Rebounding Acer rolls out new 17 inch notebooks


Gregg Prendergast, VP for Commercial Sales for Acer America


It’s been a rough couple of years for Acer – to put it mildly. The Taiwanese PC maker, after rising to lofty peaks in market share with large double digit growth, has been shedding that share with large double digit losses. Now, however, with a new management team, fresh off internal reforms, and helped by a rising PC market instead of being hurt by a plunging one, the company has just posted positive numbers that took analysts by surprise. And while their latest product announcement – new 17 inch commercial notebooks – is very much a niche play, it is a space where Acer has done surprisingly well.

On Thursday, Acer reported a net profit of Tw$485 million ($USD 16.2 million) for the second quarter ending in June. That’s a jump from a flat Q1 (a profit of Tw$1 million) and a quantum leap over a loss of Tw$343 million in the year-ago quarter. Revenues in Q2 were down 9% over last year – paralleling a 7.0% drop in shipments Gartner reported earlier. However, in a positive sign, revenues were up 6% from Q1, to Tw$81.34 billion.

“We had sequential quarter over quarter growth, and it’s the first time in a year and a half we have done that,” said Gregg Prendergast, VP for Commercial Sales for Acer America. “It’s been a tough business in retail, with significant competition on both top line and margins, with new vendors like Microsoft entering the space, making the rest of the pie smaller, and with tablets slowing down, unless you are Apple.”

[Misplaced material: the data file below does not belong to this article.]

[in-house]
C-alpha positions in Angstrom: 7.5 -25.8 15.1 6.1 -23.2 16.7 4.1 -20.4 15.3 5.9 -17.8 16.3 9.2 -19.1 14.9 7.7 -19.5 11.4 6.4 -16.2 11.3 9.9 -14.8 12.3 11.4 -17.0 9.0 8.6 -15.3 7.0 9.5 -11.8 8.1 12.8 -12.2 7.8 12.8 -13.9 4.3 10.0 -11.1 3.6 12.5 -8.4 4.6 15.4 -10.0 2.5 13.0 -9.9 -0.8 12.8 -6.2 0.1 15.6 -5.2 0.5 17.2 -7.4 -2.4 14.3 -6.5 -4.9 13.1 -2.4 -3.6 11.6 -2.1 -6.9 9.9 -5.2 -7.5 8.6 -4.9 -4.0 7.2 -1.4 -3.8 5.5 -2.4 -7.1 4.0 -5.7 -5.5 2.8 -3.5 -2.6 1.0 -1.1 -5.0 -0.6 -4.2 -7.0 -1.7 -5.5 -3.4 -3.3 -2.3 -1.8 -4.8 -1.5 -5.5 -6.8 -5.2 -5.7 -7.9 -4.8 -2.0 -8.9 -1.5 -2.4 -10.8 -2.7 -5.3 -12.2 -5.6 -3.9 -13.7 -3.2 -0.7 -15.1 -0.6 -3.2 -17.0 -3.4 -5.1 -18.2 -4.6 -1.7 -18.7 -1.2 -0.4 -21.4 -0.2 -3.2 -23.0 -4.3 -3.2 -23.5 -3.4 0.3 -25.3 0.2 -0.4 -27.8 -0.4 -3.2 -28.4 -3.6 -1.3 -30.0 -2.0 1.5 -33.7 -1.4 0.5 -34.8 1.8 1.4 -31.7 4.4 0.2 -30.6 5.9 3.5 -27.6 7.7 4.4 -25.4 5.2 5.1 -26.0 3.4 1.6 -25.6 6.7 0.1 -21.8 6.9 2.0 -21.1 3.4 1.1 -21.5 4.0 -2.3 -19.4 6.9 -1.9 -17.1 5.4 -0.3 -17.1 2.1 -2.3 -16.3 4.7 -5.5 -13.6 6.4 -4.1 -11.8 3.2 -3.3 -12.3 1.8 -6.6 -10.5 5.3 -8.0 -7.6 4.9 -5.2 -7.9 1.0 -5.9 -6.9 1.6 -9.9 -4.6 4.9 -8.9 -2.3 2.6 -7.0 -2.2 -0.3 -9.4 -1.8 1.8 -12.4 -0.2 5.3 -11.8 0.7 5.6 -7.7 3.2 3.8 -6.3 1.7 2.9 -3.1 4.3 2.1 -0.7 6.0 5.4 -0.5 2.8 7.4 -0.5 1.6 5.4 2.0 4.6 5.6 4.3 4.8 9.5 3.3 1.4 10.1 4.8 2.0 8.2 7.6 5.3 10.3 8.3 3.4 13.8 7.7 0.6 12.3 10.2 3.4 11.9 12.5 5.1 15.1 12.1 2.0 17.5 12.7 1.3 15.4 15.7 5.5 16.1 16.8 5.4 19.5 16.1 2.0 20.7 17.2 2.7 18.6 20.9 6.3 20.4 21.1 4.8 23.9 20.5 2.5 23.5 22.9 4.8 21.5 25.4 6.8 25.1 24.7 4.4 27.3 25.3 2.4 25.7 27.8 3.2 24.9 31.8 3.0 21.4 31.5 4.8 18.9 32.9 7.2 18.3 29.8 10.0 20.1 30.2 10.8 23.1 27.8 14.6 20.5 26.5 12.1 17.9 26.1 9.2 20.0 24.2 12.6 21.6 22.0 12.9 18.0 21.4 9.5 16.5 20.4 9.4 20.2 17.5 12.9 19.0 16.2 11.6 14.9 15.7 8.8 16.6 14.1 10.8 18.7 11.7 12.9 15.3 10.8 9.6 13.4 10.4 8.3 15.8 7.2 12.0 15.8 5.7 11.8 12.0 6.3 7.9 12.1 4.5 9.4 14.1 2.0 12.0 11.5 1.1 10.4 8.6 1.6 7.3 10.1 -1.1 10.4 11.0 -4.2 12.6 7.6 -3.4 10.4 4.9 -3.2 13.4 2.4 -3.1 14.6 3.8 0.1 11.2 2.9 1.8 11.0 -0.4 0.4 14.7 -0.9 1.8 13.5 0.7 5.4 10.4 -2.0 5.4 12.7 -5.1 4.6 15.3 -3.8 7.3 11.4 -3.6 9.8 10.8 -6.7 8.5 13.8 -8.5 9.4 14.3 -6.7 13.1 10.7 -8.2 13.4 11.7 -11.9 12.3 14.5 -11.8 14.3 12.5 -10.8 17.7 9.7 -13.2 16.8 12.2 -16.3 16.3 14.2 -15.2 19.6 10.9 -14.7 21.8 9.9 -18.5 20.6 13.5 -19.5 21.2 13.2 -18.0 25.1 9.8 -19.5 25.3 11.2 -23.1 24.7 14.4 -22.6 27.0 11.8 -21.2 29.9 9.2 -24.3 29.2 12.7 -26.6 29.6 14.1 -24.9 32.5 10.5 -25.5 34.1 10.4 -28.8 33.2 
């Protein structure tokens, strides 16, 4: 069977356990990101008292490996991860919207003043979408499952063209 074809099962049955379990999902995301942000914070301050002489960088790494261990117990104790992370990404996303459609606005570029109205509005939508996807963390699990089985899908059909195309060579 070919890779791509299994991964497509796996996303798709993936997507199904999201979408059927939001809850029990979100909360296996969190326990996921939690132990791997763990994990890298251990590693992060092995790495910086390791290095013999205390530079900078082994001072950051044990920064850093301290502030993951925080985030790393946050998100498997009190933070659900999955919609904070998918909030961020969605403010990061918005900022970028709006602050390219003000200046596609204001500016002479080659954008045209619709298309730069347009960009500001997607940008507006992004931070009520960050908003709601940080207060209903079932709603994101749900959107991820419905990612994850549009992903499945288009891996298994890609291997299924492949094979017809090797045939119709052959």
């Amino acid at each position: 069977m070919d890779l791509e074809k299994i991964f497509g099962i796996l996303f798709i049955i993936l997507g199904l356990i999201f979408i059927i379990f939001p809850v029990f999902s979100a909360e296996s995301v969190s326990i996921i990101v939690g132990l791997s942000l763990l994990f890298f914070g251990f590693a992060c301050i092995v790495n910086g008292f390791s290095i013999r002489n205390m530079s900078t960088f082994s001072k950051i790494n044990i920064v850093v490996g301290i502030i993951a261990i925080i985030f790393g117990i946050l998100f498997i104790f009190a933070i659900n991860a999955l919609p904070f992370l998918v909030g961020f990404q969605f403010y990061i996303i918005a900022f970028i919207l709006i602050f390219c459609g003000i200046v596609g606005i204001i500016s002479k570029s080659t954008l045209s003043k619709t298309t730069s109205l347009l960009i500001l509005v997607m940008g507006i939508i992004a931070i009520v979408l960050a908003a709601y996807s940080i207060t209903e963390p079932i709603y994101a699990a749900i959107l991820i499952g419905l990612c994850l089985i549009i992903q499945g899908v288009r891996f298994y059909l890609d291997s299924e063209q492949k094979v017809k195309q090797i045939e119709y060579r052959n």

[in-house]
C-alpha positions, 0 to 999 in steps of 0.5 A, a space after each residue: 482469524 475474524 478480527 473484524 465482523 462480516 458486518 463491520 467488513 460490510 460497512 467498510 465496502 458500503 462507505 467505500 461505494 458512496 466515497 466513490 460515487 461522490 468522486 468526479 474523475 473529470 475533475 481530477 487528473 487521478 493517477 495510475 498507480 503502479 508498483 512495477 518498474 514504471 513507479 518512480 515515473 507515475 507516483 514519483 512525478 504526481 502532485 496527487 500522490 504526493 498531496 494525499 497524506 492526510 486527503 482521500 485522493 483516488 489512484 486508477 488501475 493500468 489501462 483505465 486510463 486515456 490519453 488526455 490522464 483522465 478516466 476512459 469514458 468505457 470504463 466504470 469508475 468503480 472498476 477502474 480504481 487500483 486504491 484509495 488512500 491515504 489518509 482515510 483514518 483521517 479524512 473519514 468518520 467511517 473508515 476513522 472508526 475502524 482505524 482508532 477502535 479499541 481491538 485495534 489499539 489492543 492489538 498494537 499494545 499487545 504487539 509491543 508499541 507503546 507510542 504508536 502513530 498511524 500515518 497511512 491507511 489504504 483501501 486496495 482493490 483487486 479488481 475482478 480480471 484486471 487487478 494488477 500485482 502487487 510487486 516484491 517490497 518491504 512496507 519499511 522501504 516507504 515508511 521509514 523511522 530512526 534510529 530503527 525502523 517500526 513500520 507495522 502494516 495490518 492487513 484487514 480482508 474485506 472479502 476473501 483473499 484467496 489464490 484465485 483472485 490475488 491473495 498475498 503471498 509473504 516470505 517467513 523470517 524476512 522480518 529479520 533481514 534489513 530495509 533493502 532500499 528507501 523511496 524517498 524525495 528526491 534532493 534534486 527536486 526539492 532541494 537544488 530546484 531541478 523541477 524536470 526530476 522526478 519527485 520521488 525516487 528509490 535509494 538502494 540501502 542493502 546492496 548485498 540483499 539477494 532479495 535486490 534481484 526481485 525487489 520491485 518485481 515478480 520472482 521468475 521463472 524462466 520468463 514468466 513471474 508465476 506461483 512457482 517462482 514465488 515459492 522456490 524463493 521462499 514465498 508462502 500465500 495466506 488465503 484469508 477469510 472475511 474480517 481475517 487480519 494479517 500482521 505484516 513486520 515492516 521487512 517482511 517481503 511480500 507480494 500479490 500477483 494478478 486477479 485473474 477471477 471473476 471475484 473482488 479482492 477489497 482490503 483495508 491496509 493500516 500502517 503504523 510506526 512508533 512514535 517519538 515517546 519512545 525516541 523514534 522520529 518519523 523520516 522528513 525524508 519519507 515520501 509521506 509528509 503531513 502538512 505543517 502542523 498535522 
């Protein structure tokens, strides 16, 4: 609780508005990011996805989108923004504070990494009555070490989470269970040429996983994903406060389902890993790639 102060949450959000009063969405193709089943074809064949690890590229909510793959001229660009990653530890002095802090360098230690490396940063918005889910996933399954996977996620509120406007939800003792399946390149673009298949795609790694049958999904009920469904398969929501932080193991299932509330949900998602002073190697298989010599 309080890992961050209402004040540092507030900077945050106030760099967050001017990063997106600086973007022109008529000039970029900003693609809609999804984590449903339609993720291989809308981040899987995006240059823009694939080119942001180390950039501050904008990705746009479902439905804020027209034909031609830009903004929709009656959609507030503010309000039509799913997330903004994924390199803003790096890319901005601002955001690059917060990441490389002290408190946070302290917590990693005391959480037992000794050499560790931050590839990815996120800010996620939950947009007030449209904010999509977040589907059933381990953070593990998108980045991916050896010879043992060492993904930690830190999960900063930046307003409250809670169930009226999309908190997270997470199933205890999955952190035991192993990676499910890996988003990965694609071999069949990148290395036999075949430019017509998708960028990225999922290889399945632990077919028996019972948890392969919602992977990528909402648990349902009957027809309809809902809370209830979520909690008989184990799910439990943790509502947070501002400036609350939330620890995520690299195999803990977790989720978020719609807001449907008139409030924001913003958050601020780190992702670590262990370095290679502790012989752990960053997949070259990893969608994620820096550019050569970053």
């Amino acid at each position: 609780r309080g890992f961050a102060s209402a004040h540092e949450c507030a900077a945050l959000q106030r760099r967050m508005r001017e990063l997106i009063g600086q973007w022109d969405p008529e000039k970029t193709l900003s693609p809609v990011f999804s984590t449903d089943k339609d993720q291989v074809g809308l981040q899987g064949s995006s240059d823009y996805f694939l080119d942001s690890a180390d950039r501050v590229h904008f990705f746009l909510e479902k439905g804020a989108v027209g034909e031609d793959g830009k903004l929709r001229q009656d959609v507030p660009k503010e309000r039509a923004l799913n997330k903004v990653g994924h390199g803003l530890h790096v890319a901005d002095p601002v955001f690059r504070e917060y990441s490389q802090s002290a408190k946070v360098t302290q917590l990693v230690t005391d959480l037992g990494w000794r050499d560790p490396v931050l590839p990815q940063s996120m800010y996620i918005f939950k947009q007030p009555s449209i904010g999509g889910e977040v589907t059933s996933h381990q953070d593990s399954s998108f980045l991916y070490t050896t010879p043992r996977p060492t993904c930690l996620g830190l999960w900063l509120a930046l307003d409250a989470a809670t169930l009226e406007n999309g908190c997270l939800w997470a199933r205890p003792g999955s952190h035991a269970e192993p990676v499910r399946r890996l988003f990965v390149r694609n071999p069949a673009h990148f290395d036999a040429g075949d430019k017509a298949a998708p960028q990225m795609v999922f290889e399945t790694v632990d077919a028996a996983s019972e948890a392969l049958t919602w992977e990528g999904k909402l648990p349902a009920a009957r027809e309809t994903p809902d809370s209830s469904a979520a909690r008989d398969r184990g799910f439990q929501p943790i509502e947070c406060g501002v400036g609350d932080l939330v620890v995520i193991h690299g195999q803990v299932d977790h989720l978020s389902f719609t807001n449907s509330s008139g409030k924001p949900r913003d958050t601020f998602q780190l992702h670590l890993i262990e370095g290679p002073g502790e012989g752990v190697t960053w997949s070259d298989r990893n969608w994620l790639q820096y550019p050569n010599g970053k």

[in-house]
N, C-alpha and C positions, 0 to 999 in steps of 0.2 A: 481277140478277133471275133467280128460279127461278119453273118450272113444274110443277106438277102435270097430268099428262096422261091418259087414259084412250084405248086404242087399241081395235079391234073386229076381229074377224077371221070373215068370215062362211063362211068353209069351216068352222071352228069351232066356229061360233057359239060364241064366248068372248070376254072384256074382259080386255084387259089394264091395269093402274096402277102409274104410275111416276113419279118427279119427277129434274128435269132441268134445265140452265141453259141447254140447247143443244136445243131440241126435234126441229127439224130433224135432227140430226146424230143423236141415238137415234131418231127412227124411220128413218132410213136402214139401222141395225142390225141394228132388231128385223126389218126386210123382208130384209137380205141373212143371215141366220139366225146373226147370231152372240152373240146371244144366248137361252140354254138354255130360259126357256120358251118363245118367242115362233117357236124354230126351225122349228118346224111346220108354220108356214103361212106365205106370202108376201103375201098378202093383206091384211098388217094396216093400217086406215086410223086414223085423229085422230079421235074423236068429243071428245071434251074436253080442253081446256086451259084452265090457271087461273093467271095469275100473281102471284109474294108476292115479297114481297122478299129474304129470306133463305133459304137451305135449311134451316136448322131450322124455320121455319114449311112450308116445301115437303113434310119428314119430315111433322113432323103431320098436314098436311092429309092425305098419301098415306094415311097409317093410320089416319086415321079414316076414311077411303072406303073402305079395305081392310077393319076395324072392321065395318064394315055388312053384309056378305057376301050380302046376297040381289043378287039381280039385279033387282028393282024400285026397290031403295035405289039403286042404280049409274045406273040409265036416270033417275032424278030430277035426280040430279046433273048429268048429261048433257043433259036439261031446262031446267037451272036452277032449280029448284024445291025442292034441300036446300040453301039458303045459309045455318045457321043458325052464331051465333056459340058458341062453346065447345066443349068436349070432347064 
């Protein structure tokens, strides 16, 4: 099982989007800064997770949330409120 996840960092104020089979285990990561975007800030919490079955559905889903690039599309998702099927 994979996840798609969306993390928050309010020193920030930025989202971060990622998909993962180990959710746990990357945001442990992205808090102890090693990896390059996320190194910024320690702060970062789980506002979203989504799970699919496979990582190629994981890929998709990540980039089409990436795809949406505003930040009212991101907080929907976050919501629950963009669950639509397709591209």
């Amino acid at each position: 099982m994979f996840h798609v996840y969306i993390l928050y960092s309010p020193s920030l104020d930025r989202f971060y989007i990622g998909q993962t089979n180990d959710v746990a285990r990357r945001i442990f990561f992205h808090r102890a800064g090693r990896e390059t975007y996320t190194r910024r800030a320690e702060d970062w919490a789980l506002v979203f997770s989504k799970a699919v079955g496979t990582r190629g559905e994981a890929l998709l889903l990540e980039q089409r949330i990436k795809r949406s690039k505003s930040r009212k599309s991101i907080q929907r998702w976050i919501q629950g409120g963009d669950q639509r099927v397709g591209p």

Prendergast acknowledged that Acer’s business model had left it vulnerable to a successful counterattack from competitors, so that the slowdown hurt Acer worse than others.

“Our strategy for seven or eight years was an everyday value price play, and we undercut the market and caught it flat footed,” he said. “Our competitors figured out there are ways to attack that, however. HP, Lenovo and Dell matched us on some of the opening price points. They would lose money on their low end SKUs, break even on the middle SKUs and make money on the high end ones. Acer wasn’t perceived as high end, so we didn’t get profitable placement there. In addition, when the tablet explosion took place, we had been in and out of the space, so we didn’t have relevant market share, and that’s not a good place to be.”

Prendergast noted that Acer’s channel business, which had never been pounded like the retail, has been leading its rebound.

“We’ve had great growth in the channel the last couple years, with close to 50% growth in the U.S.,” he said. “It has had a halo effect, and has helped us a lot while retail has been tough to make money in.”

Prendergast said their channel has remained loyal despite Acer’s problems because Acer doesn’t compete with them, and does other things that help them make money.